Sunday , January 29 2023
Imagine It! is a well-intentioned documentary that ultimately fails to engage audiences as well as it should.

DVD Review: Imagine It!

The premise of Imagine It!, a documentary by Rudy Poe and Richard Favener, is an excellent one: imagine what the world would be like if everyone imagined a better world, and then engaged in making it happen. The main point is to get younger people interested in engineering and problem-solving.

Unfortunately, the way in which the idea is presented in the film did not work for me.

Last Comic Standing winner Iliza Shlesinger is the host, but she is seriously underused: popping up from time to time haphazardly, and not nearly often enough. A lot of “talking heads” present a lot of interesting information, but the film too often just cuts from one to the other of them, without explanation or introduction.

There are a few graphics, but not enough. The film could definitely have used more images and less shots of the experts, even though those experts include astronaut Sally Ride, the co-founders of the Blue Man Group, and futurist Ray Kurzweil, among others.

I thought that part of the documentary was aimed at educators, and part of it was aimed at young people. It seems that all of it is supposed to be aimed at young people primarily, but the part that I thought was for educators would probably not interest the 11-to-15 year olds who were interviewed in the film, and the part that is obviously aimed at that age group is jarring with the more adult part.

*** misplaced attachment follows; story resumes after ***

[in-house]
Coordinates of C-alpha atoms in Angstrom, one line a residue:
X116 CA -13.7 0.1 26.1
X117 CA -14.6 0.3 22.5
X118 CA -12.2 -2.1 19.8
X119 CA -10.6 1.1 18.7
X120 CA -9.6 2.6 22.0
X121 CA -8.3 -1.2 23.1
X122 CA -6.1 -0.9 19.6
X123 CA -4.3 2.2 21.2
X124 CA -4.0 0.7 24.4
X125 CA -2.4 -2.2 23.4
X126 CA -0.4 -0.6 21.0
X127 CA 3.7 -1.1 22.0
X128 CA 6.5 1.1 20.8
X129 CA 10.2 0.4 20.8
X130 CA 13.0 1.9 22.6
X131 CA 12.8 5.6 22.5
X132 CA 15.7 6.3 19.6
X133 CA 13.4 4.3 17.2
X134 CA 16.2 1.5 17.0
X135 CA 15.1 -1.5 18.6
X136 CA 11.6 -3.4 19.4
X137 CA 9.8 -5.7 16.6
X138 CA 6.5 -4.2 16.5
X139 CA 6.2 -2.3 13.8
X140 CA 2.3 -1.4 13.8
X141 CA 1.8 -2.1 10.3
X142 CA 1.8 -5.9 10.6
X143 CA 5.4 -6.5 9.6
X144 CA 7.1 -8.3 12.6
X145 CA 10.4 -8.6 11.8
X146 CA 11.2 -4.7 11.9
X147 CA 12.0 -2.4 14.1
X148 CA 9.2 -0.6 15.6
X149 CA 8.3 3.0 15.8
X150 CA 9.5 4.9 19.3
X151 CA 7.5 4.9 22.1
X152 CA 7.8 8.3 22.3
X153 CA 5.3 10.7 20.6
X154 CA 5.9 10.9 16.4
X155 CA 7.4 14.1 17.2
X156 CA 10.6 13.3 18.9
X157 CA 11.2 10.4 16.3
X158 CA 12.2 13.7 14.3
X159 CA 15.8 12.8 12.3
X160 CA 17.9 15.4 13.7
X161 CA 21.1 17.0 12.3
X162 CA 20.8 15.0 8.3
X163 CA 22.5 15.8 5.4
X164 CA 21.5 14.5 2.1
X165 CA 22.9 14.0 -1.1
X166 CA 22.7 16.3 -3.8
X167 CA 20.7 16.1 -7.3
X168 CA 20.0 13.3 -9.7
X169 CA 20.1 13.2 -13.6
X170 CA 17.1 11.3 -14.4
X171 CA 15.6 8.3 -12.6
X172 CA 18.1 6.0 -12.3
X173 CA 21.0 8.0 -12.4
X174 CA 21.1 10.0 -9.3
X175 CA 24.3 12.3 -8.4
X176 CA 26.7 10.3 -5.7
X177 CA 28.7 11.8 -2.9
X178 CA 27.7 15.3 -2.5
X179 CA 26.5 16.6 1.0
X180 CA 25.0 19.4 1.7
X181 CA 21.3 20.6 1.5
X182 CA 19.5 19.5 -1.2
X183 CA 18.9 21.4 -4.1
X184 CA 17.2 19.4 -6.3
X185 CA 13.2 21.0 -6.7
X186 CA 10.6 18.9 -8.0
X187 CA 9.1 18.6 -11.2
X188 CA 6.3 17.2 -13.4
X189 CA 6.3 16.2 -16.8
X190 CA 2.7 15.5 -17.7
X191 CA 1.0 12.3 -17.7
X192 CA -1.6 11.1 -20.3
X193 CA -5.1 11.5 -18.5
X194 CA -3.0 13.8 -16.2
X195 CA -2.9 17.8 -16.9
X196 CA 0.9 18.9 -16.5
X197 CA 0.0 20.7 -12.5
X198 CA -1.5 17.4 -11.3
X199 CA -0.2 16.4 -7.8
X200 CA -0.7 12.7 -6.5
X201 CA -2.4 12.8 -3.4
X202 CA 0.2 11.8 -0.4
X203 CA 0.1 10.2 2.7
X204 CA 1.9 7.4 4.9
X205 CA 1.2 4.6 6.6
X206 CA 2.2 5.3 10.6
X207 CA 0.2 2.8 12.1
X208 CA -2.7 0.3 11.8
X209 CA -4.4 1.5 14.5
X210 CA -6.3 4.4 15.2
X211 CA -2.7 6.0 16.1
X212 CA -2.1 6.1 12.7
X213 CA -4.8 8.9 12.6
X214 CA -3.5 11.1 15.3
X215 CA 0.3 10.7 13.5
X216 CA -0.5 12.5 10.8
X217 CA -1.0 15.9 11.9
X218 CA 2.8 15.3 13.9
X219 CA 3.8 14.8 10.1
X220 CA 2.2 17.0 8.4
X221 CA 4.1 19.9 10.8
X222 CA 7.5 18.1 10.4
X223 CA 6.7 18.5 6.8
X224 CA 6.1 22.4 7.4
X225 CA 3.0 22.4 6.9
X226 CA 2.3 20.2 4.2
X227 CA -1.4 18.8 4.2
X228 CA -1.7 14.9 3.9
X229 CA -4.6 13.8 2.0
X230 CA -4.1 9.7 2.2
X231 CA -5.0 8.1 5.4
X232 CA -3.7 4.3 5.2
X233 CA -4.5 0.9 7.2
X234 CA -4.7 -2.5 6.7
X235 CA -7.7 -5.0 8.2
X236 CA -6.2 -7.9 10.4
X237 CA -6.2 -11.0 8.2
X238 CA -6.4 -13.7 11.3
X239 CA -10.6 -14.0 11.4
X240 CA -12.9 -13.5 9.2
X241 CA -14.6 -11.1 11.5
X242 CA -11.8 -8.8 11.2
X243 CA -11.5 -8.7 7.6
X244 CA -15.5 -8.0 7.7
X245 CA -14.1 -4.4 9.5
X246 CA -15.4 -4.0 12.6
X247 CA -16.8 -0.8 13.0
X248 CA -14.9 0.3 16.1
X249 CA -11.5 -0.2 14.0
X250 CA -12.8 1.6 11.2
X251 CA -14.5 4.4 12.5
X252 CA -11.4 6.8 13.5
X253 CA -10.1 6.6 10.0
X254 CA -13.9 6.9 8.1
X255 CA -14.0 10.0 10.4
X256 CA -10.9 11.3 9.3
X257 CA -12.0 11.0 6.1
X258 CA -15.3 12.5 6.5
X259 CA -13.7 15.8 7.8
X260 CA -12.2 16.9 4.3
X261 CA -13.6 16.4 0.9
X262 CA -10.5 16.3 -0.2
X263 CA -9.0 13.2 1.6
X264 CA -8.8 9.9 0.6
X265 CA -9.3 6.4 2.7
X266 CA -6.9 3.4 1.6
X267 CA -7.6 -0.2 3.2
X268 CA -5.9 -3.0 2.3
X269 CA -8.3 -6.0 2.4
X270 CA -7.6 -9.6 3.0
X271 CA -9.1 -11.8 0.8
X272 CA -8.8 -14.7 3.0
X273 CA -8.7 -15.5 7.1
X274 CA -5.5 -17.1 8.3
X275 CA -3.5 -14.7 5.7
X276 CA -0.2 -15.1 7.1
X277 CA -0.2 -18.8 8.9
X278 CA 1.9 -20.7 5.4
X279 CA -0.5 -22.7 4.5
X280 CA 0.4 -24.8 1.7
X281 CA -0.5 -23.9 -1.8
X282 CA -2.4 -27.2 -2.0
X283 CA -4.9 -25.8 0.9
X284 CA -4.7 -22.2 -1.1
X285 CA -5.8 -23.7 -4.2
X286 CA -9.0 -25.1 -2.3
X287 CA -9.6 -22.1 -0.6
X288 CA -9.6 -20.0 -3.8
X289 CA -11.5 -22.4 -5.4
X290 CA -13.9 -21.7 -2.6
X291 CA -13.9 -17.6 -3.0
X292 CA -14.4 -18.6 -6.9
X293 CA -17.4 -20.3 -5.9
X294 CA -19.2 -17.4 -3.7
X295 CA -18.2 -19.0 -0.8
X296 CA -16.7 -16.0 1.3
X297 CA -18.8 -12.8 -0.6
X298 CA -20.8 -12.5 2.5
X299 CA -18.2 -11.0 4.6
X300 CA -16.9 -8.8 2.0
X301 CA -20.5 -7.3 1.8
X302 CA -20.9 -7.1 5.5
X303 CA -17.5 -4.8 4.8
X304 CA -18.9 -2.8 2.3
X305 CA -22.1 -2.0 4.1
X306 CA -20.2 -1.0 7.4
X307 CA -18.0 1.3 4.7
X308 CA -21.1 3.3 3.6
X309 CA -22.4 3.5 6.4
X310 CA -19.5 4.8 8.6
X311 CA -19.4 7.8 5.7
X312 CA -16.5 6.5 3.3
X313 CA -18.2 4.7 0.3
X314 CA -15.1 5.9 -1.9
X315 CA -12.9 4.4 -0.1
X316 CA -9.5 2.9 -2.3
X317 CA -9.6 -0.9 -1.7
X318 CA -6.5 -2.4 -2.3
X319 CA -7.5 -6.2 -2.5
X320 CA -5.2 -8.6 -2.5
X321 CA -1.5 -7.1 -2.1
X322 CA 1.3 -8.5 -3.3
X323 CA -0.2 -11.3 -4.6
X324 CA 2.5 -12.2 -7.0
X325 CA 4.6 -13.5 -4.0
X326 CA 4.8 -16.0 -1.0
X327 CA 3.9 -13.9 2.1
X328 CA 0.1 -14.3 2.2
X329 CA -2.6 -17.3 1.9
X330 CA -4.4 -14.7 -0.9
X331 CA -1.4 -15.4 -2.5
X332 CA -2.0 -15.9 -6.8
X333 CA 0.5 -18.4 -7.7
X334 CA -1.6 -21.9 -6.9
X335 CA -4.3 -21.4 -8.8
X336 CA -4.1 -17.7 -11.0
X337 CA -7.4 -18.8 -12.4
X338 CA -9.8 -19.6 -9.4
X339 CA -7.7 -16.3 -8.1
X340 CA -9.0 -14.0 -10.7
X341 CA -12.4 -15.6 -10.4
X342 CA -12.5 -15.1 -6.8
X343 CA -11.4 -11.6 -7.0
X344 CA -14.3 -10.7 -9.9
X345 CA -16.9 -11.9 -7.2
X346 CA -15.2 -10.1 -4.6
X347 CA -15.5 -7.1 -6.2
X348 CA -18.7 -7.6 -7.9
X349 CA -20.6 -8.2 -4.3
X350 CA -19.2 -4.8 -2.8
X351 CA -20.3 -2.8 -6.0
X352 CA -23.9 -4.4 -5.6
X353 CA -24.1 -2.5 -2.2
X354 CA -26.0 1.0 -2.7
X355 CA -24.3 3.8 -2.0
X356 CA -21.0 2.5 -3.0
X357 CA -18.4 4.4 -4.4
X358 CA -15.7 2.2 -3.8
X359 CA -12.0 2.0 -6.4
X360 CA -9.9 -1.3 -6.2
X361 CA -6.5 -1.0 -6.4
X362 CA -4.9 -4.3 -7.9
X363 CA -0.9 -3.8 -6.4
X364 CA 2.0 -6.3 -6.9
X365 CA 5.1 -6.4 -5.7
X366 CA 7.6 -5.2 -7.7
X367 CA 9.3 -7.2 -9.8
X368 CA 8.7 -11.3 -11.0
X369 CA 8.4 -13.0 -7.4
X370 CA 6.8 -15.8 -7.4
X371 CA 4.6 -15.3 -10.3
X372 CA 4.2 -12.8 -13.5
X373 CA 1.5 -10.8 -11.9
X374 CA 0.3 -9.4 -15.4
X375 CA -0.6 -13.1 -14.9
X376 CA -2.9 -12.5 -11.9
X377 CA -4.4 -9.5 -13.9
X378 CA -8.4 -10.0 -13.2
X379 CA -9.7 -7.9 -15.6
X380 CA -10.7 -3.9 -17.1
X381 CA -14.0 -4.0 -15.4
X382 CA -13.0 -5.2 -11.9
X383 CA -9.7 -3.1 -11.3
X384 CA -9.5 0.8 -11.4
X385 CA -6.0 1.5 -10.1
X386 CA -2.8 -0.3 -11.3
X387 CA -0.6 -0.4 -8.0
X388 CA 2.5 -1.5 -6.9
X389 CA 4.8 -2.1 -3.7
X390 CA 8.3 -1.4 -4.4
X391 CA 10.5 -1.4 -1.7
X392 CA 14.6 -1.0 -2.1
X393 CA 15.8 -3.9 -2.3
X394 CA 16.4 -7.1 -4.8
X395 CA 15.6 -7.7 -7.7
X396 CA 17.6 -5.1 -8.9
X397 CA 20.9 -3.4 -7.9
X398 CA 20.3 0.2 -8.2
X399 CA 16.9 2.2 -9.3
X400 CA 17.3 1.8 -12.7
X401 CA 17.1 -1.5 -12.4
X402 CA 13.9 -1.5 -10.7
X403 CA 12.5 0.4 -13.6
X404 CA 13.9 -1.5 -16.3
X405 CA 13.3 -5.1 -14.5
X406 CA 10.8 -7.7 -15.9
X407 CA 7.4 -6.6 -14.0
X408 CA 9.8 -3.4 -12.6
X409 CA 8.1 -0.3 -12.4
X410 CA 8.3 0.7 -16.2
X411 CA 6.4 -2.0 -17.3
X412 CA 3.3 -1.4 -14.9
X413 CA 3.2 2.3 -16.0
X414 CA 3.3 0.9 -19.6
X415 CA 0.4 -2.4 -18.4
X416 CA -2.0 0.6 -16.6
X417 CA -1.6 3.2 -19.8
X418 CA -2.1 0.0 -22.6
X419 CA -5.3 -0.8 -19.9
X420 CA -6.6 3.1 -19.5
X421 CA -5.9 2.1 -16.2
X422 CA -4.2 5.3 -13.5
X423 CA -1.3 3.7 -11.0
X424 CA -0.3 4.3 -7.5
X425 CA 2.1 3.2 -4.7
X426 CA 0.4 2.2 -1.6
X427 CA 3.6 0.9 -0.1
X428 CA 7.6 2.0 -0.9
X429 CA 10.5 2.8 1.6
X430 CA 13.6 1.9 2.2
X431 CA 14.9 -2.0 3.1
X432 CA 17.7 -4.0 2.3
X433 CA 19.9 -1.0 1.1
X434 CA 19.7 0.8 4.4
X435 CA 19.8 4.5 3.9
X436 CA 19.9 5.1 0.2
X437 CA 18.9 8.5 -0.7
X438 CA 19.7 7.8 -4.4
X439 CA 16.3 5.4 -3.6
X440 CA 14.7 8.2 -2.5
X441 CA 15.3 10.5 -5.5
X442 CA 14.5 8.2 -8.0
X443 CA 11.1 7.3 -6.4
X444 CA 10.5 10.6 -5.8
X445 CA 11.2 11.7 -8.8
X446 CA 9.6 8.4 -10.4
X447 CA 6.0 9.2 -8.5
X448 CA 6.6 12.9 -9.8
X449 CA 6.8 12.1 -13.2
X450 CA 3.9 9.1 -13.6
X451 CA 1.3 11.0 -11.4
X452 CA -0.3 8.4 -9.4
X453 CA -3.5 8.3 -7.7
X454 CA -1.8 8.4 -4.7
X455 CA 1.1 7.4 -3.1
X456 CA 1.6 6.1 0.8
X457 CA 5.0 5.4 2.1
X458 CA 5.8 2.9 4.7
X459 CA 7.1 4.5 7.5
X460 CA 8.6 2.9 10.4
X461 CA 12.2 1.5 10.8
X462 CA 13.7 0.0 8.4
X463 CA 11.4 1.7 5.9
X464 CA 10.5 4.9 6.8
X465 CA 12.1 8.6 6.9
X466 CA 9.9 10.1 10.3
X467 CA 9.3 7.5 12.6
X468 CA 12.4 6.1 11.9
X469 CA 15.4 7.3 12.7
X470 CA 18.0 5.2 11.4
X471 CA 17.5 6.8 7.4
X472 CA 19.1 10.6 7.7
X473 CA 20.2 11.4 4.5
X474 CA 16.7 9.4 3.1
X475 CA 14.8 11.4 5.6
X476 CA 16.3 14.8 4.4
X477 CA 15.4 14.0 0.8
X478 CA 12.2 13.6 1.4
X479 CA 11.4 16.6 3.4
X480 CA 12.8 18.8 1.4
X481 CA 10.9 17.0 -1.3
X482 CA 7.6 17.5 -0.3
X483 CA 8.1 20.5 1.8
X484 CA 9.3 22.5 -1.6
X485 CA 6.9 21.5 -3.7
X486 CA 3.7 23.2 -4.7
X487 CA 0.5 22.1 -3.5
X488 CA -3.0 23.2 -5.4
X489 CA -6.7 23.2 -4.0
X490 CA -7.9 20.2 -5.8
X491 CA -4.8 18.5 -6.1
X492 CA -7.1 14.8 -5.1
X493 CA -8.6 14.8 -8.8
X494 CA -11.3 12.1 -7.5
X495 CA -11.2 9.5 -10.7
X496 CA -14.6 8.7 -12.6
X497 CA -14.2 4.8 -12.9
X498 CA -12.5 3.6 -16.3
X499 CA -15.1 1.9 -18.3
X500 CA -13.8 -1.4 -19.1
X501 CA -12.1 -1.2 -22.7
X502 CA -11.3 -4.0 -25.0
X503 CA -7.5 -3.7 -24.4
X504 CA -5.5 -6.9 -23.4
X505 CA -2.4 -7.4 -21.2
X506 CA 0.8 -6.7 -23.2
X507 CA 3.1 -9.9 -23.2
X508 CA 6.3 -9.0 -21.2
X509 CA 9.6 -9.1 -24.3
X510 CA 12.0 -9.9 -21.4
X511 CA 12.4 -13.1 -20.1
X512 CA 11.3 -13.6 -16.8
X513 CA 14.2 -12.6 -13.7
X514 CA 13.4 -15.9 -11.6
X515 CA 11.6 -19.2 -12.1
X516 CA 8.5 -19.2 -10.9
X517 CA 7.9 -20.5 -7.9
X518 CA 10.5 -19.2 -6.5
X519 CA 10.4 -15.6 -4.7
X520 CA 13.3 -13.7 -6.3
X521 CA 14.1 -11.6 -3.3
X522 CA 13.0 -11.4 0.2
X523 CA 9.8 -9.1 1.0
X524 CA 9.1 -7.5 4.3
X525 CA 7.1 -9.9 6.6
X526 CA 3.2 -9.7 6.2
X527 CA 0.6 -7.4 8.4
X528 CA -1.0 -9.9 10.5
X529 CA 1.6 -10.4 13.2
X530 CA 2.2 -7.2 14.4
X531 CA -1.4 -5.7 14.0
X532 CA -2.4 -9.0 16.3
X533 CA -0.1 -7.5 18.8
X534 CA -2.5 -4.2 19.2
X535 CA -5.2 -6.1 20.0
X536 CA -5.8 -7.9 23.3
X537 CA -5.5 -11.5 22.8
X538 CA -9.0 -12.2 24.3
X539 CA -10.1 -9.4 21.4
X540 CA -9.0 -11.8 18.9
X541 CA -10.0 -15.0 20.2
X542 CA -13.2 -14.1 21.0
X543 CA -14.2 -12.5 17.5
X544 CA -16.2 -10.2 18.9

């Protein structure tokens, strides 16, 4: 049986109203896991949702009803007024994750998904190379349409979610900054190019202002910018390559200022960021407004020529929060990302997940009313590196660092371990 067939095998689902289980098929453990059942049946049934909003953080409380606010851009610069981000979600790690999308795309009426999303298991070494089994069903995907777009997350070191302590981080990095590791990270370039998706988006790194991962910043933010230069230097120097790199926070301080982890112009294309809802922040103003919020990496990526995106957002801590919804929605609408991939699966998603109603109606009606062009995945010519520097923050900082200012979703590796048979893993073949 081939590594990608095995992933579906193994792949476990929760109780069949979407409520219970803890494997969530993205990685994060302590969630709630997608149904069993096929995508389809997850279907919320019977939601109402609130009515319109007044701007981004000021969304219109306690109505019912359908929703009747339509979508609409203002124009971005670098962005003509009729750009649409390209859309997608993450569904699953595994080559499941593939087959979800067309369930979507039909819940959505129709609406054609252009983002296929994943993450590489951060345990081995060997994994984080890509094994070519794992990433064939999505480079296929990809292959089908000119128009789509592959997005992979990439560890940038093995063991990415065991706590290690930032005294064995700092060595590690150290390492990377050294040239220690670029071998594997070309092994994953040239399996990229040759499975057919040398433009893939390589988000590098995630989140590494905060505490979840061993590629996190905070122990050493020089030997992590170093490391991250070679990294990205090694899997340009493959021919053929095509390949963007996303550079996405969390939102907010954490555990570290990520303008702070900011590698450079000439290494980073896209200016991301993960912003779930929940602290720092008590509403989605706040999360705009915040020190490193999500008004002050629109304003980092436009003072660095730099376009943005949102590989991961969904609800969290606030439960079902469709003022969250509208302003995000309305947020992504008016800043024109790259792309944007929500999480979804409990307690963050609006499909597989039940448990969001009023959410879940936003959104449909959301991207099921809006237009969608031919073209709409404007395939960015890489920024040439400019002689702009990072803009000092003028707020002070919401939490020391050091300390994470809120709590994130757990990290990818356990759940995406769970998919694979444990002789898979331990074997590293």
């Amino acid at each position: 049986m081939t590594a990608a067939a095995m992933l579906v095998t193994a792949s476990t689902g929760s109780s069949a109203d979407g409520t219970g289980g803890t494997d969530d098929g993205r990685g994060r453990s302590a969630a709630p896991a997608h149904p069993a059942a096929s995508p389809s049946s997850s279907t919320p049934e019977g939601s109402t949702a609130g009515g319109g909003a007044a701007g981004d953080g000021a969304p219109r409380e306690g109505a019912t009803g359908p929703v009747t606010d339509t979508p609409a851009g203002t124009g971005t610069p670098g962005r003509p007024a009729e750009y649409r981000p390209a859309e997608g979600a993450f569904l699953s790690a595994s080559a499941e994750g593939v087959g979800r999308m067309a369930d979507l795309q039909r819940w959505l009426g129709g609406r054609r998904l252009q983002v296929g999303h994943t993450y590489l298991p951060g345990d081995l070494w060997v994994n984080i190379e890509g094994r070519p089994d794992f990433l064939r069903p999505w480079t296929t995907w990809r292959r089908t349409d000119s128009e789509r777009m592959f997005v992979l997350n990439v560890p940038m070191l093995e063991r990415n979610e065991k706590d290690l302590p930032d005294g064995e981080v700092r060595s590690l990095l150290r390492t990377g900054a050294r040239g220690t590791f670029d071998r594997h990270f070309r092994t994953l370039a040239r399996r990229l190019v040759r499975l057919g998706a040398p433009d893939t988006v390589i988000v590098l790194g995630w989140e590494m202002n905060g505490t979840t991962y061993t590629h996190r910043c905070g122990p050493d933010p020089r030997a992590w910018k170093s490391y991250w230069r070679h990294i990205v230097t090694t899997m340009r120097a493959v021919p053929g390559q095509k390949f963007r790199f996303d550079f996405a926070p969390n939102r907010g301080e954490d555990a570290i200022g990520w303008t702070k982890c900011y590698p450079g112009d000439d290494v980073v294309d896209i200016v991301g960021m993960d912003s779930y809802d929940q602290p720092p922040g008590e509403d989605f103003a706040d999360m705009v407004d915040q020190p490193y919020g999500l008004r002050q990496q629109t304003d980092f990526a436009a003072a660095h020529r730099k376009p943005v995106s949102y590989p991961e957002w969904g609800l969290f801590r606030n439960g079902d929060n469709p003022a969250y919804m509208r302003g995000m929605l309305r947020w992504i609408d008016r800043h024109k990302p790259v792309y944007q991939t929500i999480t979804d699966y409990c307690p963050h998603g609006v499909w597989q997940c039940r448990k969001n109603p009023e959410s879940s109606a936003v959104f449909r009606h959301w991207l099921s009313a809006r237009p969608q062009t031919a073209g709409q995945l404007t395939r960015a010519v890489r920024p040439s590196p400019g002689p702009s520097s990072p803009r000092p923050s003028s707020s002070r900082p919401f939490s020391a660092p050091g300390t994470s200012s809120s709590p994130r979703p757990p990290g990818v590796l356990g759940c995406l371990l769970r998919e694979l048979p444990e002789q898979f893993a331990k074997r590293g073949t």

Overall, this is a well-intentioned documentary that presents some important ideas, but it fell short for me by not using Shlesinger to better advantage, by not having more images to break up the train of “talking heads,” and by not gearing itself to either a younger audience or an older one, thus not really engaging either one consistently.

About Rhetta Akamatsu

I am an author of non-fiction books and an online journalist. My books include Haunted Marietta, The Irish Slaves, T'ain't Nobody's Business If I Do: Blues Women Past and Present, Southern Crossroads: Georgia Bluesand Sex Sells: Women in Photography and Film.

Check Also

Miss Virginia

Film Q&A: ‘Miss Virginia’ and the Real Miss Virginia

'Miss Virginia' tells the story of community activist Virginia Walden Ford and her fight to mobilize citizens of Washington, DC, to achieve better, safer schools.